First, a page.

News

Peck Presents on Civil Justice Issues in Upcoming Supreme Court Term

September 16th, 2022

      CCL President Robert S. Peck reviewed upcoming U.S. Supreme Court cases that involve civil justice issues at the annual preview hosted by the Law and Economics Center at George Mason University Antonin Scalia School of Law, along with John Beisner of the Skadden Arps law firm.

      The conversation started with Mallory v. Norfolk Southern Railway, a case involving personal jurisdiction under Pennsylvania's corporate registration statute, which has treated registration as consent to general jurisdiction for more than a century and was upheld by the Supreme Court in 1917. Modern caselaw and the Court's new heavy emphasis on originalism, the interpretative theory that treats the objective of those who framed and ratified the Constitution as determinative of its meaning, brings new questions into play on the state statute's validity. 

      Peck explained that, with Justice Gorsuch's recent concurrence suggesting a new look at fundamental concepts of personal jurisdiction, the case could provide a launching point for a new jurisprudence. He distinguished what was at issue in the Pennsylvania case, where the injury took place out of state, with a Georgia case also on the Supreme Court's docket, where there were more substantial connections to the state that justified the assertion of personal jurisdiction, indicating the Court could provide guidance.

      Other cases discussed included National Pork Production Council v. Ross (Dormant Commerce Clause), Axon Enterprise, Inc. v. FTC (whether a corporation under investigation by an independent federal agency could bypass the Administrative Procedures Act and challenge the agency's constitutionality in federal district court), and Health and Hospital Corporation v. Televsky (private right of action under statutes passed pursuant to the Spending Clause).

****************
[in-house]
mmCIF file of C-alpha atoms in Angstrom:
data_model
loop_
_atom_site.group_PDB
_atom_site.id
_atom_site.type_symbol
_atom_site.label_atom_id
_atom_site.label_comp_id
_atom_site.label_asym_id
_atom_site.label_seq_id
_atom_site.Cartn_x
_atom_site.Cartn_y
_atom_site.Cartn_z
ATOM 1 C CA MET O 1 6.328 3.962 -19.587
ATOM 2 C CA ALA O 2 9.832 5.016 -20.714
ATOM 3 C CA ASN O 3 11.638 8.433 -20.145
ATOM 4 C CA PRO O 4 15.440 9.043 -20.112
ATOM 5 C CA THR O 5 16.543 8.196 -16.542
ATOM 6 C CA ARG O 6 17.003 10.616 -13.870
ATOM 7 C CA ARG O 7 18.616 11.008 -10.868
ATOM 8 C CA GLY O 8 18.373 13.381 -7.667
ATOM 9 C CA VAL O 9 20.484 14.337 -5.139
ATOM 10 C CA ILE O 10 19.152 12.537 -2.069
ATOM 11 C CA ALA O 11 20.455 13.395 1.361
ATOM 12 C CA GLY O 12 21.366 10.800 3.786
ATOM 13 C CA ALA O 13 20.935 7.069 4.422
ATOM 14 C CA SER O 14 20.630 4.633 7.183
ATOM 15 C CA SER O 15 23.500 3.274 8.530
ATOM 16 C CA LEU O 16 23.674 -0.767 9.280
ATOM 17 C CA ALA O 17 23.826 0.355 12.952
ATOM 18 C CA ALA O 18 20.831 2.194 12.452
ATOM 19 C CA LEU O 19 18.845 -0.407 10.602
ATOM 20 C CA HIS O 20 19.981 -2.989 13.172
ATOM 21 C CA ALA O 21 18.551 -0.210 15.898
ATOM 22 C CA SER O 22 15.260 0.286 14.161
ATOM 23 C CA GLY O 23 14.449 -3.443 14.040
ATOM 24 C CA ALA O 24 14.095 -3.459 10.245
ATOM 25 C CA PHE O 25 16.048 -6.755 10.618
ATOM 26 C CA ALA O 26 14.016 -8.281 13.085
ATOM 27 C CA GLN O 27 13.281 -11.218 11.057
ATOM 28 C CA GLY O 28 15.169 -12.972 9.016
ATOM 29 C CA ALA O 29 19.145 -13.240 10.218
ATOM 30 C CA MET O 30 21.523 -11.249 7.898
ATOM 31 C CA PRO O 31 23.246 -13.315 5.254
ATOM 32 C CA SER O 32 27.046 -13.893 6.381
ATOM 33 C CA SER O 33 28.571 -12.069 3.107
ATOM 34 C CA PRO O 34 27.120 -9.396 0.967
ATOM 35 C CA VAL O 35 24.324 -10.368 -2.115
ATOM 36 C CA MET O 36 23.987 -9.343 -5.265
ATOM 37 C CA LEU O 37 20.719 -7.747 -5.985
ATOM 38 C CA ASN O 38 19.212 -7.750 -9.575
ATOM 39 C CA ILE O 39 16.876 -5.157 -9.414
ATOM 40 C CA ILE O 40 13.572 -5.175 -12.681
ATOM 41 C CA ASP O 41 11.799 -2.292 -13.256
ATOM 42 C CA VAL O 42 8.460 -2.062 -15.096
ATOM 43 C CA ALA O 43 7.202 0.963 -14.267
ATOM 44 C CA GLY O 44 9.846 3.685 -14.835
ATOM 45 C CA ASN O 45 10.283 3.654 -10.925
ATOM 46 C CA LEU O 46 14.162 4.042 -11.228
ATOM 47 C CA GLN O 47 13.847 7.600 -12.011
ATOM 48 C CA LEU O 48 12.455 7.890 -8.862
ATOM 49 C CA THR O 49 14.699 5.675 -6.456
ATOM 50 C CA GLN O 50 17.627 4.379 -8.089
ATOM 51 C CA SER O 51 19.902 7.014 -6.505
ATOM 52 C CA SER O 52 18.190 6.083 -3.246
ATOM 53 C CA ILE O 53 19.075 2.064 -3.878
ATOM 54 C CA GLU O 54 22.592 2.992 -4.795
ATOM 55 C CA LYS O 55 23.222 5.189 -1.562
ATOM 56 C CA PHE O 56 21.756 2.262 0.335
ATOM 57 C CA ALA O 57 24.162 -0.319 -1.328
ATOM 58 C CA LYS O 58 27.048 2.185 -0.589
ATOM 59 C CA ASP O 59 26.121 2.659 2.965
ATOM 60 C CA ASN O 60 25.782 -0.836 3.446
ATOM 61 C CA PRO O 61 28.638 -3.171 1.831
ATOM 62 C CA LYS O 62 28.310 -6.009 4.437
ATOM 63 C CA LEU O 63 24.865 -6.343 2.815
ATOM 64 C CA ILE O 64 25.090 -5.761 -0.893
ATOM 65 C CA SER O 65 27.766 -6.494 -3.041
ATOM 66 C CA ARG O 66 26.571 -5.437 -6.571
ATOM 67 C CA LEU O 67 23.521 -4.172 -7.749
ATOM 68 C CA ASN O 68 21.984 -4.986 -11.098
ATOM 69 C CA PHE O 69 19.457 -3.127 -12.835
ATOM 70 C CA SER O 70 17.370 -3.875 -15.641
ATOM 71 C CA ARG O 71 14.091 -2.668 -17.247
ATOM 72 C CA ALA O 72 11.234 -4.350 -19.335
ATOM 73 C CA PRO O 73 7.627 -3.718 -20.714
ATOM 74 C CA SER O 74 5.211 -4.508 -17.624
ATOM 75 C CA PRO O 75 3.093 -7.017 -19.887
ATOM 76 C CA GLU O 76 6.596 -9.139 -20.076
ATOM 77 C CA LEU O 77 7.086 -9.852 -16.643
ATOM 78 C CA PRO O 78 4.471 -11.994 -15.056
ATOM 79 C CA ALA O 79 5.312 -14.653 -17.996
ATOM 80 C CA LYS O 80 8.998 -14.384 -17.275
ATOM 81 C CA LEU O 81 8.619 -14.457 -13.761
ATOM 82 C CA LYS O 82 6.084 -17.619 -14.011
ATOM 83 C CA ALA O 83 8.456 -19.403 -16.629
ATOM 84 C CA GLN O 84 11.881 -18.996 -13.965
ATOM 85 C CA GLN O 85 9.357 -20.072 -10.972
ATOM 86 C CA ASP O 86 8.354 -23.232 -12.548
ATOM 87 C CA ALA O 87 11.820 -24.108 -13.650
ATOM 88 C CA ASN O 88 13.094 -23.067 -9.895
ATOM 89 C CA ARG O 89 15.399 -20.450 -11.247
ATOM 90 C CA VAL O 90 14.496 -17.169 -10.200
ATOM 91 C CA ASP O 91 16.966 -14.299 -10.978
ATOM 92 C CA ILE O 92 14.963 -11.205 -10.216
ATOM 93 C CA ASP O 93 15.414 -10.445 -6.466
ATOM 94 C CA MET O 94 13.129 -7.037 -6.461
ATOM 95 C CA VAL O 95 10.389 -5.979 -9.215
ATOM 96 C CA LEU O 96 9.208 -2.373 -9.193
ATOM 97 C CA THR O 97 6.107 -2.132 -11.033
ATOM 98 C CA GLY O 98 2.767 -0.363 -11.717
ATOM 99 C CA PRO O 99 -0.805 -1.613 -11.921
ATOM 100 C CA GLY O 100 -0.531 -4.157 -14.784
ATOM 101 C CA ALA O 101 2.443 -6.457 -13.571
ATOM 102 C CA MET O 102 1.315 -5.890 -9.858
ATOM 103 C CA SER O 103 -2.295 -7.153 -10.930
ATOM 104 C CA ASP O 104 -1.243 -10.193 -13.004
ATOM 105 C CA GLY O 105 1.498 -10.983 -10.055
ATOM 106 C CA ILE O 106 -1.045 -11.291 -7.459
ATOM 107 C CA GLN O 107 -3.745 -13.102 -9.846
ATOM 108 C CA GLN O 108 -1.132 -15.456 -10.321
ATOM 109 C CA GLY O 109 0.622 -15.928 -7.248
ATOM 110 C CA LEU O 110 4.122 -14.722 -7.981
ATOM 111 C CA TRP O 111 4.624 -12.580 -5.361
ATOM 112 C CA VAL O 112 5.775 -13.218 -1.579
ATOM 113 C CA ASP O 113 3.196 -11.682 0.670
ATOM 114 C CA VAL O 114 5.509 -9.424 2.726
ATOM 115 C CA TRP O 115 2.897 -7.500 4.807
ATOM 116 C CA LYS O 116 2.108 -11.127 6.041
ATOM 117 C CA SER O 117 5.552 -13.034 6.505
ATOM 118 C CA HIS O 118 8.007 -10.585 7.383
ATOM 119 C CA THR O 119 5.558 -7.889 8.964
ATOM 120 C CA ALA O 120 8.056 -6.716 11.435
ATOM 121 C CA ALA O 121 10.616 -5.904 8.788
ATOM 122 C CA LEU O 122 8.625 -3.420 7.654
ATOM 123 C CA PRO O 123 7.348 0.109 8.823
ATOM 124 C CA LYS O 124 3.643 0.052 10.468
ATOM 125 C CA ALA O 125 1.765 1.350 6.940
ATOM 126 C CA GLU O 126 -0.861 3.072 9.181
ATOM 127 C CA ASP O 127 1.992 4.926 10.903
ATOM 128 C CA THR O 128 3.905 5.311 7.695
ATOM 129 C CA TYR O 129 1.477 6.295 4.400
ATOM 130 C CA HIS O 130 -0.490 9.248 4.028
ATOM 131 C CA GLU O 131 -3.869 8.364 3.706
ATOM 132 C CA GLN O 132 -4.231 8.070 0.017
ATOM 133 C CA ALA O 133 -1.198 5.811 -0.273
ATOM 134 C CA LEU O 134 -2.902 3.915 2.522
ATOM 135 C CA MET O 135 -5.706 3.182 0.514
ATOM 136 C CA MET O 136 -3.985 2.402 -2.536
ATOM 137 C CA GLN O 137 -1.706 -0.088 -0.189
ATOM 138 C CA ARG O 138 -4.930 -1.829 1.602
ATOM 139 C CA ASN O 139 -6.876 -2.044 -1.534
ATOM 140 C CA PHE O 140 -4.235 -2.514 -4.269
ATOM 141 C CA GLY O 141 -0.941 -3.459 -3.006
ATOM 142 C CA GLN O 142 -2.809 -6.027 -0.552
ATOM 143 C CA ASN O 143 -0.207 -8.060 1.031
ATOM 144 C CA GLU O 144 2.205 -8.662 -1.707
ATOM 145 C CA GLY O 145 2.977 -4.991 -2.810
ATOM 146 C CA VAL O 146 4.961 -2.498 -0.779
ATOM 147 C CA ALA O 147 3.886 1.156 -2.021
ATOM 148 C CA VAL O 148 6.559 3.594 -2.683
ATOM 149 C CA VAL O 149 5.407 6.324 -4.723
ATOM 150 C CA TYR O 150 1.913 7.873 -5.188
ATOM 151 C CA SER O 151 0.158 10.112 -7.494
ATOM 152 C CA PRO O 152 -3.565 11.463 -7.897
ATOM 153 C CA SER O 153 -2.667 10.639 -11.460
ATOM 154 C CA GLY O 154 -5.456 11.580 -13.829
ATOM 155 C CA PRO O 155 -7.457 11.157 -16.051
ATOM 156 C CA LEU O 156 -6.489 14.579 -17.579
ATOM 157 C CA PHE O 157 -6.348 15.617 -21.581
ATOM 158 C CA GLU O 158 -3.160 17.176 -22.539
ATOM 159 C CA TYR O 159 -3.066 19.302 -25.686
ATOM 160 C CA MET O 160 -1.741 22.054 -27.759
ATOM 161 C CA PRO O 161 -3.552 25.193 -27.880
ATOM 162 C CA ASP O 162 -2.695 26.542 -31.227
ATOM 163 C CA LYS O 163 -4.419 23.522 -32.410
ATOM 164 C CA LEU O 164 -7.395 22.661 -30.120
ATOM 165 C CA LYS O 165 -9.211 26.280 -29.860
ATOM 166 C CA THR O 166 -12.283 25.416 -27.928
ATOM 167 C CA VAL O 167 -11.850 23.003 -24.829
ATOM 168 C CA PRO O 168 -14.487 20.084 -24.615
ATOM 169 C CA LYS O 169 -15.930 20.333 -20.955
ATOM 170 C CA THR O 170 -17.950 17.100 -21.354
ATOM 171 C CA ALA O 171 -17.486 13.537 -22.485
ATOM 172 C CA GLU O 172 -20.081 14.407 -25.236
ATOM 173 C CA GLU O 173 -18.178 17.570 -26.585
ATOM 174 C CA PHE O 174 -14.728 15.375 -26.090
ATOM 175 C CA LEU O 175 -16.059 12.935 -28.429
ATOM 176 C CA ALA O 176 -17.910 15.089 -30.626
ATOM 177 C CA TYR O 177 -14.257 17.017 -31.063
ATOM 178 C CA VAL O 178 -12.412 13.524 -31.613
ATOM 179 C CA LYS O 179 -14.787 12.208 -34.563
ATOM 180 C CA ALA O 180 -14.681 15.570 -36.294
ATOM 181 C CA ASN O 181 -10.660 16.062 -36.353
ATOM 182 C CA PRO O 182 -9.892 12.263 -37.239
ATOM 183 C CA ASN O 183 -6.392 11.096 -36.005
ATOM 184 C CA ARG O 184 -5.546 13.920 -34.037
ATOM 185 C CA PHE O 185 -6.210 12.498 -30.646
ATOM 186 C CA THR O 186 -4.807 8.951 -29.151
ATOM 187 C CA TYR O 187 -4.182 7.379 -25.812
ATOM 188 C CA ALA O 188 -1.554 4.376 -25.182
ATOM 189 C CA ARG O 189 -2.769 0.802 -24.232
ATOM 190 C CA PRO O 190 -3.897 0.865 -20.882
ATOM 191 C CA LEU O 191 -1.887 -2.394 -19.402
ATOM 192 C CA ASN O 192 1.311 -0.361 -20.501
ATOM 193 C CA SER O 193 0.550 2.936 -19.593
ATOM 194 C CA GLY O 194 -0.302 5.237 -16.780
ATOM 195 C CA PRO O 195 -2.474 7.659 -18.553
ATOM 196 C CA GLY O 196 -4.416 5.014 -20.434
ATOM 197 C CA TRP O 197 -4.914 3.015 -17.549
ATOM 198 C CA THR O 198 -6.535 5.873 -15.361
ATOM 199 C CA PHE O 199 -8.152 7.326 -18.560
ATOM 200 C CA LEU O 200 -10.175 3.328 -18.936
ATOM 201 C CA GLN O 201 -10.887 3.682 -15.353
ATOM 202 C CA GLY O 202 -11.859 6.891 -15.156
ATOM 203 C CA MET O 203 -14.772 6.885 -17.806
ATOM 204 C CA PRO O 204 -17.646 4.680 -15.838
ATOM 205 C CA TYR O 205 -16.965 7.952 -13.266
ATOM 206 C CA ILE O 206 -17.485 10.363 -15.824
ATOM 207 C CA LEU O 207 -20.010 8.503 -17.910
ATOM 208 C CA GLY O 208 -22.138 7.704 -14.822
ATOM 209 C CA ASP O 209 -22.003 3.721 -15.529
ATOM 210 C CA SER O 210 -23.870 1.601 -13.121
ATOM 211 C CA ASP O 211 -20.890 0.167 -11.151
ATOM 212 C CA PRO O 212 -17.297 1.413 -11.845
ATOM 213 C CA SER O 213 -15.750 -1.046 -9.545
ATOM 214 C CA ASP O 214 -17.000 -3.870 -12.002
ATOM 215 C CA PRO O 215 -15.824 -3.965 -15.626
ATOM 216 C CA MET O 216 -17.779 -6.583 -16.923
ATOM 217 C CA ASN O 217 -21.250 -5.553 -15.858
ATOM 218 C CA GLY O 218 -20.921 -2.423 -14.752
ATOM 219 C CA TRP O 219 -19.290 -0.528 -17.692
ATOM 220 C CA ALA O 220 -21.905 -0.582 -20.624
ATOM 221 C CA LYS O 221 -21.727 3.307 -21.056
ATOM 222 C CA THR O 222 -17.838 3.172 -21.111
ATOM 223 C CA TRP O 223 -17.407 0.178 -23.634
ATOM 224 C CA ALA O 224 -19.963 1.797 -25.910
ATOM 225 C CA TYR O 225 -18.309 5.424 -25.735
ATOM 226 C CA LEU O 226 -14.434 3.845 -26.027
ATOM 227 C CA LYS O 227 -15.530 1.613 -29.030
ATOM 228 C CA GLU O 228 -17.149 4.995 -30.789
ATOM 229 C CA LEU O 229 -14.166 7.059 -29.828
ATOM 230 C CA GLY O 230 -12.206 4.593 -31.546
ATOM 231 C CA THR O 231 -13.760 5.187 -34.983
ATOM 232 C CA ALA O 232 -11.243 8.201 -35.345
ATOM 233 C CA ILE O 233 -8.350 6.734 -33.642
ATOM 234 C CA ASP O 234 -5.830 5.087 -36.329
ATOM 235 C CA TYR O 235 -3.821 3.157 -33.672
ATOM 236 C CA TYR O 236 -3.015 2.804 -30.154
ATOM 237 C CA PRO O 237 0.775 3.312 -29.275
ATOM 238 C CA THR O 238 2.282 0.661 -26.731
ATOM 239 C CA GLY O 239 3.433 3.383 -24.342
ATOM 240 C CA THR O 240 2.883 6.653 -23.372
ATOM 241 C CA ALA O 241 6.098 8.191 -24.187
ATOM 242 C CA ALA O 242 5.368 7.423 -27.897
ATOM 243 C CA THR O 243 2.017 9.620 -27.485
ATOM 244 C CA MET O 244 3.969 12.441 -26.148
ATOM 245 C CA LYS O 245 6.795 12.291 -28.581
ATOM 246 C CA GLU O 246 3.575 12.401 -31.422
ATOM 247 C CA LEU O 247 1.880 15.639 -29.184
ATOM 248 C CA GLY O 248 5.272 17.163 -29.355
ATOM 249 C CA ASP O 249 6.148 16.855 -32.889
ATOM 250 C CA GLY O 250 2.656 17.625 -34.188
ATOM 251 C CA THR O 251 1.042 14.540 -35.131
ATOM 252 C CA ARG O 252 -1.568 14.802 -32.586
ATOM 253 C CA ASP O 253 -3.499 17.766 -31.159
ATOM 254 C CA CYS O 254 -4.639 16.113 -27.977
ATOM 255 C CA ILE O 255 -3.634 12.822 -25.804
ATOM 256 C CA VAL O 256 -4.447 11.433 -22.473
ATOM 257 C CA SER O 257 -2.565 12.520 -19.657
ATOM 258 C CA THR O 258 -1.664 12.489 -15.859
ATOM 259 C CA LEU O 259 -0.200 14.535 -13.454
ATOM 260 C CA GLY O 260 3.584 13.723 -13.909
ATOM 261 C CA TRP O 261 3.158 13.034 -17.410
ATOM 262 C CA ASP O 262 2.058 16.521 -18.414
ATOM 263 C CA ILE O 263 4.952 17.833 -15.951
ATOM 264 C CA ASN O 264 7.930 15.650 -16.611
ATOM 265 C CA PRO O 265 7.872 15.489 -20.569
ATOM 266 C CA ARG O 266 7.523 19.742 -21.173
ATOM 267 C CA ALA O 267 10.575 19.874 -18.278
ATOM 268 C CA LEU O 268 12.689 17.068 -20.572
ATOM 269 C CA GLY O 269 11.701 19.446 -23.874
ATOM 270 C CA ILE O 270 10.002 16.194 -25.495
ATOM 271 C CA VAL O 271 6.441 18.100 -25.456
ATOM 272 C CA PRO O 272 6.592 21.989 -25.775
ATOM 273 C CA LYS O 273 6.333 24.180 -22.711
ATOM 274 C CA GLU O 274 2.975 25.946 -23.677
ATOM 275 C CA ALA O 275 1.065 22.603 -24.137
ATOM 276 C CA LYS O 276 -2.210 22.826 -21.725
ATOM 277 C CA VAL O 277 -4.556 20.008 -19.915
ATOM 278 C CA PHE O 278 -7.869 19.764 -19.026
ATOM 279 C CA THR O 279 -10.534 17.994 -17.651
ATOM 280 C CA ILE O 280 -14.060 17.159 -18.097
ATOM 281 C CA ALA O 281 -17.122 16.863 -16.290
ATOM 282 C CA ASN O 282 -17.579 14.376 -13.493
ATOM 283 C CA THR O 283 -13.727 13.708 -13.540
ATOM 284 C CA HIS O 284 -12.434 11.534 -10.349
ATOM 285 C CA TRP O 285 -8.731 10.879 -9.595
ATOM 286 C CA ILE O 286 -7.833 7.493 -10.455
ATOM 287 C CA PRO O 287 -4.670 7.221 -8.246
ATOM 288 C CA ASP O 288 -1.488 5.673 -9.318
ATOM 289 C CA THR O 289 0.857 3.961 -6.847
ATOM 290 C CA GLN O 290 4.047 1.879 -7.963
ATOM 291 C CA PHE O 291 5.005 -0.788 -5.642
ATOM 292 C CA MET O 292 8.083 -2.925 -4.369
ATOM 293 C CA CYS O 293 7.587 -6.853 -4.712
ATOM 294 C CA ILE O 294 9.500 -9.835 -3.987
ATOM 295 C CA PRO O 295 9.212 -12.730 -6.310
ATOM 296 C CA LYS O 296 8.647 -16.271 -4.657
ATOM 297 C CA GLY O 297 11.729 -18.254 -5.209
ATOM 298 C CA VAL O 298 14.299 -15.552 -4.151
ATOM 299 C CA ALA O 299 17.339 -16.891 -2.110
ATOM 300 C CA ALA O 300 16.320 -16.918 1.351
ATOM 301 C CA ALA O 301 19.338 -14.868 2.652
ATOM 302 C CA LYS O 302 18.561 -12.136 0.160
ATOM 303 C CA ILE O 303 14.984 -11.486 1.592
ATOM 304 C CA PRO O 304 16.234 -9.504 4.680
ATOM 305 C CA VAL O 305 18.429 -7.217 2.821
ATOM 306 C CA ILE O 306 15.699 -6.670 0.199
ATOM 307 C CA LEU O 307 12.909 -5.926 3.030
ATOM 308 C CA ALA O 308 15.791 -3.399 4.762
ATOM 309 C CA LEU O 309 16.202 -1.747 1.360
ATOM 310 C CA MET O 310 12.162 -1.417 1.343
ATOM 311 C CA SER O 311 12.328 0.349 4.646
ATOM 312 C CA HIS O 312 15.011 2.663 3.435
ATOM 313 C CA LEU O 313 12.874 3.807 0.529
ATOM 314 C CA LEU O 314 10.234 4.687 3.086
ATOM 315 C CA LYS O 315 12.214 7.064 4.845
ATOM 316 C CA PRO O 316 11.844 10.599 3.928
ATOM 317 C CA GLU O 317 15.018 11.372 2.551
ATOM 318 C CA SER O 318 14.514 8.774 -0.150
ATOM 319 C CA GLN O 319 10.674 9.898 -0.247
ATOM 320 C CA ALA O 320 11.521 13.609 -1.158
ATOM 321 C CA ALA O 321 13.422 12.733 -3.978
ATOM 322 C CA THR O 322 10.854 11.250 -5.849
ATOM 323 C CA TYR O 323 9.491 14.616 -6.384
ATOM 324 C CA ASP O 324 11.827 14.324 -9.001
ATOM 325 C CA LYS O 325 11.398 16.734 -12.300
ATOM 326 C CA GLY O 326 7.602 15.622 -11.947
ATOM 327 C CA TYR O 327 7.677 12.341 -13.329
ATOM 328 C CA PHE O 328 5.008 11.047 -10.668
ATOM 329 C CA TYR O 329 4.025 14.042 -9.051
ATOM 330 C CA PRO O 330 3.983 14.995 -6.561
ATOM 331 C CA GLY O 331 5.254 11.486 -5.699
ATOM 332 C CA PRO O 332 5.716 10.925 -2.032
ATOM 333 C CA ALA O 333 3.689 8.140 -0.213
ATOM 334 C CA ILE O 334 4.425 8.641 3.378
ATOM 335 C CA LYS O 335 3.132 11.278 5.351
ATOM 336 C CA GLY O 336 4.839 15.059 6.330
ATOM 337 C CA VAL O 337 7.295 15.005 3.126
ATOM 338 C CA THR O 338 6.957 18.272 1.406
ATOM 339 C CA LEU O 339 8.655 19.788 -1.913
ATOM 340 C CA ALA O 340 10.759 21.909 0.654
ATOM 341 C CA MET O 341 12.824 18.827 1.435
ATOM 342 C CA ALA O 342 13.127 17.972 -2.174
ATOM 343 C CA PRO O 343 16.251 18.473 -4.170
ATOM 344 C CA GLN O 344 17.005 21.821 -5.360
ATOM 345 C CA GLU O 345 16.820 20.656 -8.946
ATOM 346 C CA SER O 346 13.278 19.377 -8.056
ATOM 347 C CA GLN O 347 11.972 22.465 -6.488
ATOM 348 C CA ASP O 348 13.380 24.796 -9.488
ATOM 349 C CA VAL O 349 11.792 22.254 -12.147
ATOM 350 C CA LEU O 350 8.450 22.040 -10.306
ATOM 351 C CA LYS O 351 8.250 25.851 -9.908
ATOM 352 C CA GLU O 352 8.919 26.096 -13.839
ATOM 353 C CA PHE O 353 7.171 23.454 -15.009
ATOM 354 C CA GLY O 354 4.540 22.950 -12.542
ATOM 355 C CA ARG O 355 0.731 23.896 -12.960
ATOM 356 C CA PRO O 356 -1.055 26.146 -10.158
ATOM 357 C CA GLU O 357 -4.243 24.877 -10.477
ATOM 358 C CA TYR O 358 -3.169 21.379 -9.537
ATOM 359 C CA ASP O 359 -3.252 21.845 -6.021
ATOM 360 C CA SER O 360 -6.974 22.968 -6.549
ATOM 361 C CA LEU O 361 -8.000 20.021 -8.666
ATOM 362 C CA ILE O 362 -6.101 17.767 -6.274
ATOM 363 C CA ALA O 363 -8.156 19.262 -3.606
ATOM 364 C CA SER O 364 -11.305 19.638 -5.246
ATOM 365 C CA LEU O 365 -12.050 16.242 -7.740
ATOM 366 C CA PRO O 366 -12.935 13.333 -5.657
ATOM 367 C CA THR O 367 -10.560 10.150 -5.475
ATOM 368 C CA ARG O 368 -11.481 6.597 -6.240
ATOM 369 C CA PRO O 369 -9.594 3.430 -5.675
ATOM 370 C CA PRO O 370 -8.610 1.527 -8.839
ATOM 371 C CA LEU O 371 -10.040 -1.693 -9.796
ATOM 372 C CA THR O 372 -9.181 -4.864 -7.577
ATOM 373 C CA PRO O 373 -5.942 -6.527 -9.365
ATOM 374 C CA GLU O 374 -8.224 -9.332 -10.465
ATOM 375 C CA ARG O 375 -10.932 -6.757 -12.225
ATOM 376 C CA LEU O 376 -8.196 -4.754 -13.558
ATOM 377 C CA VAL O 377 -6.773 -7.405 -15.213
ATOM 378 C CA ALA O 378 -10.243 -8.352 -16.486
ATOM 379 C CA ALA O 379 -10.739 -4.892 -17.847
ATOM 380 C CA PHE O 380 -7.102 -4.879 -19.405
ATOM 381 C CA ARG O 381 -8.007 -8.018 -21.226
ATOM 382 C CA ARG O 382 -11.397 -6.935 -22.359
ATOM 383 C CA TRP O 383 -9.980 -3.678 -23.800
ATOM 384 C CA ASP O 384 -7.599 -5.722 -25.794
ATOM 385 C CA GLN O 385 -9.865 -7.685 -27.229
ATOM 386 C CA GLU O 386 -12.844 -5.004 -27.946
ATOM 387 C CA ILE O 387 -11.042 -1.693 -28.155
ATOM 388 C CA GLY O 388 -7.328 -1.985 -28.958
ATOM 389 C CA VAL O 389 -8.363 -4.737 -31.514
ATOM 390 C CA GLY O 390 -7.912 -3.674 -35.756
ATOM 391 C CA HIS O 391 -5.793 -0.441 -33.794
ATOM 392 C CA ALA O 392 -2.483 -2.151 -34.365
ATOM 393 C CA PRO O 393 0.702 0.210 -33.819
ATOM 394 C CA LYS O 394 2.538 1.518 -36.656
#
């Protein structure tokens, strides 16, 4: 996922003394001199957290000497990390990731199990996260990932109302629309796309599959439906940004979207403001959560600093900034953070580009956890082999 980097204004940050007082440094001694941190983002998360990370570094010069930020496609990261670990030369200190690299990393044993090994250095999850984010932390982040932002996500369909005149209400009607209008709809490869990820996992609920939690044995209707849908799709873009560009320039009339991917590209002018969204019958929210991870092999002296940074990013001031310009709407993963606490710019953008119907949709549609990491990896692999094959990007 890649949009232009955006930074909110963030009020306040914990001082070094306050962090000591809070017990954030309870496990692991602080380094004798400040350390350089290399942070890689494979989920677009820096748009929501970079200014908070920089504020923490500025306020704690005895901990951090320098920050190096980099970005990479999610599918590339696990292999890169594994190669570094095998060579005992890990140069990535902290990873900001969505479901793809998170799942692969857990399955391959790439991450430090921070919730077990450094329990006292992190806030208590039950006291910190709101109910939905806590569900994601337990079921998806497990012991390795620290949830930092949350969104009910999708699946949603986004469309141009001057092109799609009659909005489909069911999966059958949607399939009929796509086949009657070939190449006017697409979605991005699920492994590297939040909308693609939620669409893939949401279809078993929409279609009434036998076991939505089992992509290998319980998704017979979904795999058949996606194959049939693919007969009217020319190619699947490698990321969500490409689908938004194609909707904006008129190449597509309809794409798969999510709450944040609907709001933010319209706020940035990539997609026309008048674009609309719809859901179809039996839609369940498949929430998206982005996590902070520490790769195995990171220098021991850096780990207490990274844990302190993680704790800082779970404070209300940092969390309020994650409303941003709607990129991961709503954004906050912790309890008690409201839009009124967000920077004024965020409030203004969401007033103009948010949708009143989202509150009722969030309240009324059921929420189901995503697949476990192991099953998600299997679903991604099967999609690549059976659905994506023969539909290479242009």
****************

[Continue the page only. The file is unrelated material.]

Peck also highlighted two petitions from CCL's docket: Recht v. Morrisey (commercial speech) and Douglass v. NYK Line (personal jurisdiction).

CCL President Attends American Law Institute Meeting

September 15th, 2022

     CCL President Robert S. Peck attended and contributed to discussions of the American Law Institute's Concluding Provisions draft in Philadelphia as part of its decades-long effort to update its Restatement of Torts.

      During the meeting, discussants probed and suggested changes to sections on medical malpractice, vicarious liability, spoliation, and miscellaneous issues in tort law. The small-group effort will result in further revisions that will be the subject of future discussions.

CCL Files Amended Complaint Challenging Florida Law Regulating Marketing by Roofing Contractors

September 2nd, 2022

     CCL filed a Fourth Amended Complaint challenging a 2021 Florida law that restricted advertising and marketing by roofing contractors in order to discourage property insurance claims by homeowners. Among other things, the law prohibits advertisers from directly or indirectly encouraging or inducing an insurance claim. To avoid the prohibition under an amendment enacted in special session in 2022, the roofing contractor must add lengthy disclaimers that warn homeowners against filing fraudulent claims. According to the State, a small minority of claims, on the order of ten percent, are fraudulent, though, to date, the State has not explained how it arrived at that figure.